Scheduling is a pain!
Anyone who has ever been in charge of a restaurant schedule knows how painful it is. There are many pressures including anticipating business volume, employee expectations and requests for time off.
The next scheduling pressure point is going to come from politicians. Yes you heard me. Politicians are interested in how you schedule your employees. See this article on the “Fair” Workweek Act that was being proposed in Albuquerque. Some politicians believe employees should know with certainty when they are going to be required to work. Many cities have passed extensive scheduling laws requiring businesses to post schedules 21 days in advance. Any changes to the schedule are penalized with higher labor costs.
People enjoy working in the restaurant industry for many reasons. The advantage of part-time work with flexible scheduling is certainly a big reason. Many employees PREFER the flexibility of being able to find substitutes on their own if emergency or sickness arises. This allows them the autonomy to switch shifts so that they can still take care of customers without losing hours.
Politicians don’t see it this way.
They see workers getting their schedules on a Sunday for work scheduled the next day. Politicians believe this is unfair because the employee can’t make plans. What they don’t realize is that very same employee got his request for time off to you on Saturday making it difficult for you to find a replacement to get the schedule out earlier.
I heard one legislator, Bill McCamley, Chair of the NM House Labor Committee; tell of an example when he worked his first job at a grocery store and the schedule would come out one day prior to implementation. He saw this as unfair to the employees and he’s not alone. This is a union supported issue that is not going away.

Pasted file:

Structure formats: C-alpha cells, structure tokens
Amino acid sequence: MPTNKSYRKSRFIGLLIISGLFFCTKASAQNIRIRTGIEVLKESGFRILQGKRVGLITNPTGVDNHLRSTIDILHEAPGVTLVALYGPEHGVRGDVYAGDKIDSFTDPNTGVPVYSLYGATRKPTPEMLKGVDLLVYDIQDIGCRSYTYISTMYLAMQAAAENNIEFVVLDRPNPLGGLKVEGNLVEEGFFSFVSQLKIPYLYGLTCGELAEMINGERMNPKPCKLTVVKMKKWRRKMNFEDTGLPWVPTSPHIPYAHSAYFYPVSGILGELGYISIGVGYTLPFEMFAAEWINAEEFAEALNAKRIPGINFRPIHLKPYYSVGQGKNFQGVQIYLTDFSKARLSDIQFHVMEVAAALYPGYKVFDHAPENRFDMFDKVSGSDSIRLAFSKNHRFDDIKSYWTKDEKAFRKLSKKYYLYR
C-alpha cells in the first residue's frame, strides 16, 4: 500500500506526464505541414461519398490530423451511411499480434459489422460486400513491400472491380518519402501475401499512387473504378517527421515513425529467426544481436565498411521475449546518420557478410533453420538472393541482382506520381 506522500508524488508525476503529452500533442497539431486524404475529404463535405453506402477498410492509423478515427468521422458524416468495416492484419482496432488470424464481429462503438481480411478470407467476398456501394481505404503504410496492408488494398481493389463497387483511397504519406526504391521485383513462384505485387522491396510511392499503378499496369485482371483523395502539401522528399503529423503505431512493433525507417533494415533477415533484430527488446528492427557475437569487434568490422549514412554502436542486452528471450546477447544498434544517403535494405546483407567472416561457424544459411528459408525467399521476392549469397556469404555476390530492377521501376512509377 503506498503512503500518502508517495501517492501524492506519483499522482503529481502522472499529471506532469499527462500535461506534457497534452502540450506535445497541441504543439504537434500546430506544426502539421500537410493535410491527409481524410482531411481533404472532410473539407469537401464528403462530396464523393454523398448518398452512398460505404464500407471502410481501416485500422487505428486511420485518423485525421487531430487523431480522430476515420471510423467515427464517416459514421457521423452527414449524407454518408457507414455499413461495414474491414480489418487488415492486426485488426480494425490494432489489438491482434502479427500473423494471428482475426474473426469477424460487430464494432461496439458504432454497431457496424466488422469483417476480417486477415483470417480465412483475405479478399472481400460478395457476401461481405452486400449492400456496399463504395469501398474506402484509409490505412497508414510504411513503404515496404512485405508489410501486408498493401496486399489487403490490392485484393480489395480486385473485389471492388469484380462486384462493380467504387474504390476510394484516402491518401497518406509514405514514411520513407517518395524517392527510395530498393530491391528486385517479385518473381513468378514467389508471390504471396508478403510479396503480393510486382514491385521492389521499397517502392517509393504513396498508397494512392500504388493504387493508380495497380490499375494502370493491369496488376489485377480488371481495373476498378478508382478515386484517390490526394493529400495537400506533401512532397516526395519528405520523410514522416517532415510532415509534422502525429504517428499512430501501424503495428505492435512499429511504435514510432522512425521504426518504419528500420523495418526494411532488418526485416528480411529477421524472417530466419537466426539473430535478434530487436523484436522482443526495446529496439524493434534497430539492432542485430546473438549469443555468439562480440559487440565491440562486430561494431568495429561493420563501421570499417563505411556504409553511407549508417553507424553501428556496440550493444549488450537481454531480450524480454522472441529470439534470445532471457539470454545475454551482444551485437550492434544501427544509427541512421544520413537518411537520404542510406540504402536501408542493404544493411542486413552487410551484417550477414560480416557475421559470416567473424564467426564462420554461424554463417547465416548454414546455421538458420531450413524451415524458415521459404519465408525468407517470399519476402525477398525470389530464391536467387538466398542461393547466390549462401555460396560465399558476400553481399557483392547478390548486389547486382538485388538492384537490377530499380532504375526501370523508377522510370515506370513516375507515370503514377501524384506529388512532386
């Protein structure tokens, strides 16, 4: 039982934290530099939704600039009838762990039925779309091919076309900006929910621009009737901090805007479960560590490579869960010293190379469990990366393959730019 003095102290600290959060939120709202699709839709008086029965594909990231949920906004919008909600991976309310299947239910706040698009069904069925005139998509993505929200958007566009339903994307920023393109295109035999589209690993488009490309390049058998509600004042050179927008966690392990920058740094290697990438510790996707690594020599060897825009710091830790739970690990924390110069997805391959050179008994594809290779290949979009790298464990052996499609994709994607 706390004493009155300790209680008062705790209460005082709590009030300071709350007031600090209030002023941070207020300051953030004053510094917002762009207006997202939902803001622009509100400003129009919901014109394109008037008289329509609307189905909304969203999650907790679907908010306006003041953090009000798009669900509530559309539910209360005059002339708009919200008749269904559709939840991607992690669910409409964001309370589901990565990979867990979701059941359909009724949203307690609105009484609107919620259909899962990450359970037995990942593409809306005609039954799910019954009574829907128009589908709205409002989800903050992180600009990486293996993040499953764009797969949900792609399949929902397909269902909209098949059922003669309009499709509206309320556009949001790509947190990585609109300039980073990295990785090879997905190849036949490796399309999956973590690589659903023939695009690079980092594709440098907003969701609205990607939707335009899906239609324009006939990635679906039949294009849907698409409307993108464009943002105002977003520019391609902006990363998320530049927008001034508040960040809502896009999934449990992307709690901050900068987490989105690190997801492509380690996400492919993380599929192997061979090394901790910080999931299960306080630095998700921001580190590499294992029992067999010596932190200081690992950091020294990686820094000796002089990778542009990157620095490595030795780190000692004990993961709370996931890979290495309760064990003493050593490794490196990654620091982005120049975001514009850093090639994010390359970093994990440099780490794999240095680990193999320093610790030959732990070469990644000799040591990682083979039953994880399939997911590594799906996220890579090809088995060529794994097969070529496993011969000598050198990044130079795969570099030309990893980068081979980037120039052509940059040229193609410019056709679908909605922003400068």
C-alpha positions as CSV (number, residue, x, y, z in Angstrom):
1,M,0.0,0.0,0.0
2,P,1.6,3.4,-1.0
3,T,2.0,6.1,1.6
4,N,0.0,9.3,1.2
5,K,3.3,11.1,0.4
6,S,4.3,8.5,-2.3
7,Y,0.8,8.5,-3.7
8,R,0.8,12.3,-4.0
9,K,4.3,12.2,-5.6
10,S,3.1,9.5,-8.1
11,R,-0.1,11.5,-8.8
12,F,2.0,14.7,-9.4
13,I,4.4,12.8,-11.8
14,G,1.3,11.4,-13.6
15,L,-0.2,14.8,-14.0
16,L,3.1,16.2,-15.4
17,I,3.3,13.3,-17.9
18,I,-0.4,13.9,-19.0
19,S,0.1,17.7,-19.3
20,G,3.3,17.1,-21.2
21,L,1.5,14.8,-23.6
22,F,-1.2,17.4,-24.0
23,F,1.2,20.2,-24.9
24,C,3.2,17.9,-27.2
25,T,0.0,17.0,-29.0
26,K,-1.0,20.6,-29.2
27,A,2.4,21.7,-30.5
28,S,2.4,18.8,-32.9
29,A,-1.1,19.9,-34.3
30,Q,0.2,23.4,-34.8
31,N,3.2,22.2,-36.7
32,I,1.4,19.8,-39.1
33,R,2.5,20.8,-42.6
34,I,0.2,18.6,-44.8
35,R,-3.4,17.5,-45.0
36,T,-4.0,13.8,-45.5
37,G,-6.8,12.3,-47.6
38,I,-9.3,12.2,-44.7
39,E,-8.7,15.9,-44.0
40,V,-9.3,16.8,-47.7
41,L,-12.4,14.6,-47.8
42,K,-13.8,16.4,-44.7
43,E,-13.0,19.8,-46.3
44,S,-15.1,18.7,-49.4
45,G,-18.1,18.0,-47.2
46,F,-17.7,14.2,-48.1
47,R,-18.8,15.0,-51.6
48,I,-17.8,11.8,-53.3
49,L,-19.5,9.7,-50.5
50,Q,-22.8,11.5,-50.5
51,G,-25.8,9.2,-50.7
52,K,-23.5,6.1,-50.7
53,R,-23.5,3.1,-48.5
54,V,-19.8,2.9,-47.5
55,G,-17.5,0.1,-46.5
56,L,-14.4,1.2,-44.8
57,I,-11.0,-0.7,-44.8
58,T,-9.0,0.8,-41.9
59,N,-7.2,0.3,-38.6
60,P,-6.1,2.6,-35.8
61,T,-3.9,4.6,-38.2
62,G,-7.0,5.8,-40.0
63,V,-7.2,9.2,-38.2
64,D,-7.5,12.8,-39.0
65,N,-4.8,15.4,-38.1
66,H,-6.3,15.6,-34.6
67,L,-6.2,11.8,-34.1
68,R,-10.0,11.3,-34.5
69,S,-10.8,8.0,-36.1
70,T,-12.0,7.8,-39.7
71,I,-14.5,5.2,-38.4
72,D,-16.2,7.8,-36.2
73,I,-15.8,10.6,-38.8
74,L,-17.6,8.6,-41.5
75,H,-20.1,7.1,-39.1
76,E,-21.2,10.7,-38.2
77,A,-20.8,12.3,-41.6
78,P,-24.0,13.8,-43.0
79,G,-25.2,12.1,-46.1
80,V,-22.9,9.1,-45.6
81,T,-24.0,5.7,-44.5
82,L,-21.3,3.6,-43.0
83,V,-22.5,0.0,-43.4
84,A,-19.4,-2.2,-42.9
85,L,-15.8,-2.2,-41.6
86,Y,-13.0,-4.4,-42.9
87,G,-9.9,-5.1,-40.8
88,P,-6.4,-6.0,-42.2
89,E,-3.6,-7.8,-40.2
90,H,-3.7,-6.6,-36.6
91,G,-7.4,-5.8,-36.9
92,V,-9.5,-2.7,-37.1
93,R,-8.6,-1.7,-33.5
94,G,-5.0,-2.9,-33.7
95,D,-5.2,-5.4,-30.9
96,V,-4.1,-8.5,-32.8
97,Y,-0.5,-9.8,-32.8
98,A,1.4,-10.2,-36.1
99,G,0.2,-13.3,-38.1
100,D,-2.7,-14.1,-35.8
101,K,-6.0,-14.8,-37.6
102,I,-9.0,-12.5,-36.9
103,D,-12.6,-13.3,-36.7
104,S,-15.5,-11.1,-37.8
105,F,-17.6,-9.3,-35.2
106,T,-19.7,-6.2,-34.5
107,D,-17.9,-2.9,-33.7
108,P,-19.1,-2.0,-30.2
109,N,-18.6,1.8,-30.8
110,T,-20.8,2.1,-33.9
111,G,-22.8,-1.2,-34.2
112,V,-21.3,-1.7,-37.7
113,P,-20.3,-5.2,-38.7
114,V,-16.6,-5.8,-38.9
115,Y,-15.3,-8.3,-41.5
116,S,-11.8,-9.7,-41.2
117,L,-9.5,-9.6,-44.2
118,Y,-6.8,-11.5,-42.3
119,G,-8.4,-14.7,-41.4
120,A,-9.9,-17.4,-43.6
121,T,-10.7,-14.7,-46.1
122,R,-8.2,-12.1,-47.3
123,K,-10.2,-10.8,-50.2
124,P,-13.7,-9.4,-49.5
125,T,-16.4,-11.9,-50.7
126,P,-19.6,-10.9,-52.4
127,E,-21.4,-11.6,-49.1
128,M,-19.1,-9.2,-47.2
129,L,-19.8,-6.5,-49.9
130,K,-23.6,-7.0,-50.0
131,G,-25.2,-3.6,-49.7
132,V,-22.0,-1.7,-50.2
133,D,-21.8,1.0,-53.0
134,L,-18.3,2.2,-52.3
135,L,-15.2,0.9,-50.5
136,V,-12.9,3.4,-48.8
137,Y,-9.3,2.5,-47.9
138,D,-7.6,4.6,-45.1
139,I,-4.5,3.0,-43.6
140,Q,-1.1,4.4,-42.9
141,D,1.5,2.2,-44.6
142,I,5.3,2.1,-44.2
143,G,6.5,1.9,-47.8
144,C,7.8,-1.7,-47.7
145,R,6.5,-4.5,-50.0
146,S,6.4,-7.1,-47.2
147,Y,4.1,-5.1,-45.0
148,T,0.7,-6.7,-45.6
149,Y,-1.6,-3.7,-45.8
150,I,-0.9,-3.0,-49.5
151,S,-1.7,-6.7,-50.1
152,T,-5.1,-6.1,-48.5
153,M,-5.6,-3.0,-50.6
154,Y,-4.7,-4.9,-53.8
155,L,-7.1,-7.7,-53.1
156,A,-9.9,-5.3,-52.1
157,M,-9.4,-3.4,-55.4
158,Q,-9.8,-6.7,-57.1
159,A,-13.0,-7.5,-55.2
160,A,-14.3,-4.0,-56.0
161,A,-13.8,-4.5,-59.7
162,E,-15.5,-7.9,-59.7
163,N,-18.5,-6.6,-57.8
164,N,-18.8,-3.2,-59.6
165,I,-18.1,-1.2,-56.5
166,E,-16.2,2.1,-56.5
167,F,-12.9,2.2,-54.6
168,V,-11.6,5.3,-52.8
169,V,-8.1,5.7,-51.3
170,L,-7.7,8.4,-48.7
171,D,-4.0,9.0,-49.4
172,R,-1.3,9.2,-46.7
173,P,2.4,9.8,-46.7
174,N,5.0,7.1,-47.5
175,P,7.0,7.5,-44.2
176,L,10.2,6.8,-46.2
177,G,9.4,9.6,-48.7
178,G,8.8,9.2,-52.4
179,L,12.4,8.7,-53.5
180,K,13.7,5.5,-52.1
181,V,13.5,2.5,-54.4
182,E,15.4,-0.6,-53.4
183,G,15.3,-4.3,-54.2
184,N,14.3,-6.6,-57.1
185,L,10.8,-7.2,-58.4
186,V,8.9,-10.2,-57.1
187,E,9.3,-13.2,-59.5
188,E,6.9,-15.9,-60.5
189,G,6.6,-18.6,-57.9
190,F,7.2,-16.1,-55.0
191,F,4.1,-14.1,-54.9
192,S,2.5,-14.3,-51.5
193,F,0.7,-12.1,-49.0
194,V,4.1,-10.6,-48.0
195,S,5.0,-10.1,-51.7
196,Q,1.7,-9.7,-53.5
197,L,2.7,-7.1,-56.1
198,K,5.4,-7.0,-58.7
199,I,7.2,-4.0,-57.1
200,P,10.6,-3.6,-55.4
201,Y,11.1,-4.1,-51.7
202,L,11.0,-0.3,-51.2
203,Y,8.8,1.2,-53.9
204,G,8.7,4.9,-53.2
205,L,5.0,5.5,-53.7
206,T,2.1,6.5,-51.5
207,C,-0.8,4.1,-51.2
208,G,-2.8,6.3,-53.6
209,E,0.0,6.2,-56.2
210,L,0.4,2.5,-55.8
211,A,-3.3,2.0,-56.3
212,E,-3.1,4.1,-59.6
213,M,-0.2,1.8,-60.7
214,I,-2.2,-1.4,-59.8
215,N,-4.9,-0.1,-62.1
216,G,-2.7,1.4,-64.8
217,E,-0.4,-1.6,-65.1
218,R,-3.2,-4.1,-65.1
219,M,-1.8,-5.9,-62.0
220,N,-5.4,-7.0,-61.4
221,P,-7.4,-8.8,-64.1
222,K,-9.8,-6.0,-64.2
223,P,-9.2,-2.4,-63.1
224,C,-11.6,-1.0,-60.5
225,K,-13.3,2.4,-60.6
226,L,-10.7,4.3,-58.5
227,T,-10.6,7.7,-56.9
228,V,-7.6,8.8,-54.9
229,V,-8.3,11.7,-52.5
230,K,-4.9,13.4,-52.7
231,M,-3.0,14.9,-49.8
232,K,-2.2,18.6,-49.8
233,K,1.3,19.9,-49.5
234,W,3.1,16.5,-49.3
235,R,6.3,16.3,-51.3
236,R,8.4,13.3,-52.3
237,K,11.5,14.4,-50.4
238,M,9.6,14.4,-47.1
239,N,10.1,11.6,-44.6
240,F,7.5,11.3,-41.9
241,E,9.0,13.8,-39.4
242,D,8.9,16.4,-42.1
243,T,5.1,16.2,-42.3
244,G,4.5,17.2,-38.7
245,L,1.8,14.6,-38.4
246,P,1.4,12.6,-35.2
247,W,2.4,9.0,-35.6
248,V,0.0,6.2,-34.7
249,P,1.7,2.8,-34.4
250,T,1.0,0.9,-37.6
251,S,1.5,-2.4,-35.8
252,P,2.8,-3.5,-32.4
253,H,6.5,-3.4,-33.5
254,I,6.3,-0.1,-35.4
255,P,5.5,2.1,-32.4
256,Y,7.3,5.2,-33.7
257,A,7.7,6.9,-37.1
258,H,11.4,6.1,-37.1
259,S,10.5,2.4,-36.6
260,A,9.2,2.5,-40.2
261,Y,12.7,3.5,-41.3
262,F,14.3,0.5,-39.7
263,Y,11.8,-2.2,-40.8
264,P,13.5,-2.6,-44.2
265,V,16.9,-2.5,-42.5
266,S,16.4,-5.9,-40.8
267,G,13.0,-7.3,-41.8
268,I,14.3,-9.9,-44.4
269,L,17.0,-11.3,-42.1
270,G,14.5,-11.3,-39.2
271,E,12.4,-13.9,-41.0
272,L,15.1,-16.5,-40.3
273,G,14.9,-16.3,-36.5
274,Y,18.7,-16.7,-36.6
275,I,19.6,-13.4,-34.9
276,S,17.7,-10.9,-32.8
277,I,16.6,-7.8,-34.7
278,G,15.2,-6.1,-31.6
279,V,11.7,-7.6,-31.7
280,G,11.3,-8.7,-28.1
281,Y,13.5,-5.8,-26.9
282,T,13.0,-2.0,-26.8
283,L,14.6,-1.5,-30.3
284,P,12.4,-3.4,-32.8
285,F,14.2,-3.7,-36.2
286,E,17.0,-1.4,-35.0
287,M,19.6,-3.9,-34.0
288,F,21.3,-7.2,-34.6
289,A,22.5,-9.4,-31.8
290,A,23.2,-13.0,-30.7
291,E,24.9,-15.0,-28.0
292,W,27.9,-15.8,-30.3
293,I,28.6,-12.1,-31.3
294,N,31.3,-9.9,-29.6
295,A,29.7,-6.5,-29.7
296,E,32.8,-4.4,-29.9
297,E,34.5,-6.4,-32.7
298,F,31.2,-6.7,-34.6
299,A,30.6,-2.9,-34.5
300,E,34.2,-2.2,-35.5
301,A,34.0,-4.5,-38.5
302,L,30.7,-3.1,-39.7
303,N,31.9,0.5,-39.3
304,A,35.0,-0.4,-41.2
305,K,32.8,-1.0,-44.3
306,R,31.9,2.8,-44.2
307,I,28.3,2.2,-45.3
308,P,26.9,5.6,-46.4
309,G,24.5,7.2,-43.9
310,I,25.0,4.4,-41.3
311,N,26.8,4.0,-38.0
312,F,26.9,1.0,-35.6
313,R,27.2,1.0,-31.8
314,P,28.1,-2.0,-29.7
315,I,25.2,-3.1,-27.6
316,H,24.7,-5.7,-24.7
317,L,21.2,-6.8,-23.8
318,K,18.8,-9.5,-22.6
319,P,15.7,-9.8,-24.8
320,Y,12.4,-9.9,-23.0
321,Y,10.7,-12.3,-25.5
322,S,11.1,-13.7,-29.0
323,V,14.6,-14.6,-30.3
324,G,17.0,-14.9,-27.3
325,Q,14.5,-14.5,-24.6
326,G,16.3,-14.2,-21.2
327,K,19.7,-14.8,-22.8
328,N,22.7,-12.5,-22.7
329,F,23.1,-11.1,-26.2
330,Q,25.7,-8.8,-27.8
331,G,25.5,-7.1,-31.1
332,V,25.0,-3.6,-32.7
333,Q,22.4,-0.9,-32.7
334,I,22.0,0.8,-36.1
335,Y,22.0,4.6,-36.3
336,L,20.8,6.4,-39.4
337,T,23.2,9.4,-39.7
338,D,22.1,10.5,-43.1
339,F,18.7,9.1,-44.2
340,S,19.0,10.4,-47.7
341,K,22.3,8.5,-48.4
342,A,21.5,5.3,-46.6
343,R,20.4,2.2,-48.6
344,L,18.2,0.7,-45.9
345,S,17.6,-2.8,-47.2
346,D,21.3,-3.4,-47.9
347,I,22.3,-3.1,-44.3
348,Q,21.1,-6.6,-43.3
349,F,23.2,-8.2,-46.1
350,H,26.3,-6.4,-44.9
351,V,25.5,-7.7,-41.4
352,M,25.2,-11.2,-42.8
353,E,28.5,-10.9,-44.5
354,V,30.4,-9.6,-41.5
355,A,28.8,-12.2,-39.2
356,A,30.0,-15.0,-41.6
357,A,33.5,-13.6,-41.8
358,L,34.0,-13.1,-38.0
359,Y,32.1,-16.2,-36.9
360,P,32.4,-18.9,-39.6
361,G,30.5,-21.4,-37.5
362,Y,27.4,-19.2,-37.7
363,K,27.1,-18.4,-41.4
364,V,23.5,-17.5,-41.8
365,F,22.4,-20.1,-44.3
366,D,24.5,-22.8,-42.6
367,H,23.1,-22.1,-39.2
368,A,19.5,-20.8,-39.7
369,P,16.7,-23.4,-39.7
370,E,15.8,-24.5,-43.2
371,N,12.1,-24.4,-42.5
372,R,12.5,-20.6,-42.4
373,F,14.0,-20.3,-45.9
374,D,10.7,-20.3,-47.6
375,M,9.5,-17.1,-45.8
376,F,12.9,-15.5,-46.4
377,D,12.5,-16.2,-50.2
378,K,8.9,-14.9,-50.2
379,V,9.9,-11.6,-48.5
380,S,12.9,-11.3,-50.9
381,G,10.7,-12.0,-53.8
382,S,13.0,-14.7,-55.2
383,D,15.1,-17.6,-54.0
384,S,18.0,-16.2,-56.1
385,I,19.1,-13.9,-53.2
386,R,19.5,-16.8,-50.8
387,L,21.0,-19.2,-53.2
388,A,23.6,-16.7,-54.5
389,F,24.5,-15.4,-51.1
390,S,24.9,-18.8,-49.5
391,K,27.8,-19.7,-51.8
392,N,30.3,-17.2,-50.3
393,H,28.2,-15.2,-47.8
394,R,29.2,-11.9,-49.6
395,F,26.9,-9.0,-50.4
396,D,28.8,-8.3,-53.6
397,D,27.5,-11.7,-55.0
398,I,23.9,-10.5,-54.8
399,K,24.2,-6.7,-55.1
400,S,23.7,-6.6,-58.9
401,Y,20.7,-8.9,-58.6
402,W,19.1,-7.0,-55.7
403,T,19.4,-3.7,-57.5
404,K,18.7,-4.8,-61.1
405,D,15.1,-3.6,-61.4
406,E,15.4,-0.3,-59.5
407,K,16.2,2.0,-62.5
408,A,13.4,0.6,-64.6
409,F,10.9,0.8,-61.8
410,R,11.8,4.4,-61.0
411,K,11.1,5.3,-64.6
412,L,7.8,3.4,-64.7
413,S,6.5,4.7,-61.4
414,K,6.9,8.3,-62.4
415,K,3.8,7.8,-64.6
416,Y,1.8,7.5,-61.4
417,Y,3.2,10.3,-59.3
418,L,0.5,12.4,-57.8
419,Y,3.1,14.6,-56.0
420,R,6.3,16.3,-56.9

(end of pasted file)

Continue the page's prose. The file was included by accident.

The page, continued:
I’m not going to pass judgement on whether or not short scheduling is unfair. I’ve been on both sides and I certainly understand how difficult it is to schedule 40 people for work.
Towards the end of my restaurant career running and managing three restaurants with a total of 150 employees, I came upon a way to schedule that saved me time, headaches and gave my employees some certainty. I scheduled for an entire semester. I had restaurants in a college town so that was necessary as peoples class schedules changed my restaurant schedule had to change as well. I would give people shifts for which they were responsible for an entire semester, taking into account seniority, ability and usual business volume. If they could not work their shift they were responsible to cover it with management approval. If business volume increased, say a large catering came up suddenly, I gave additional shifts to people who expressed an interest in making more money.
I know it’s difficult and you have reasons why you can’t do something similar. But I am warning you that politicians have a different idea of how you are “taking advantage” of your employees and they will come up with a solution that does NOT work in the restaurant industry if we do not come up with our own.
There are also great technological solutions that solve this problem in even more creative ways. HotSchedules.com is just one of these technological solutions.
A great resource is HotSchedules quick guide “How to Optimize Your Labor and Control Costs”.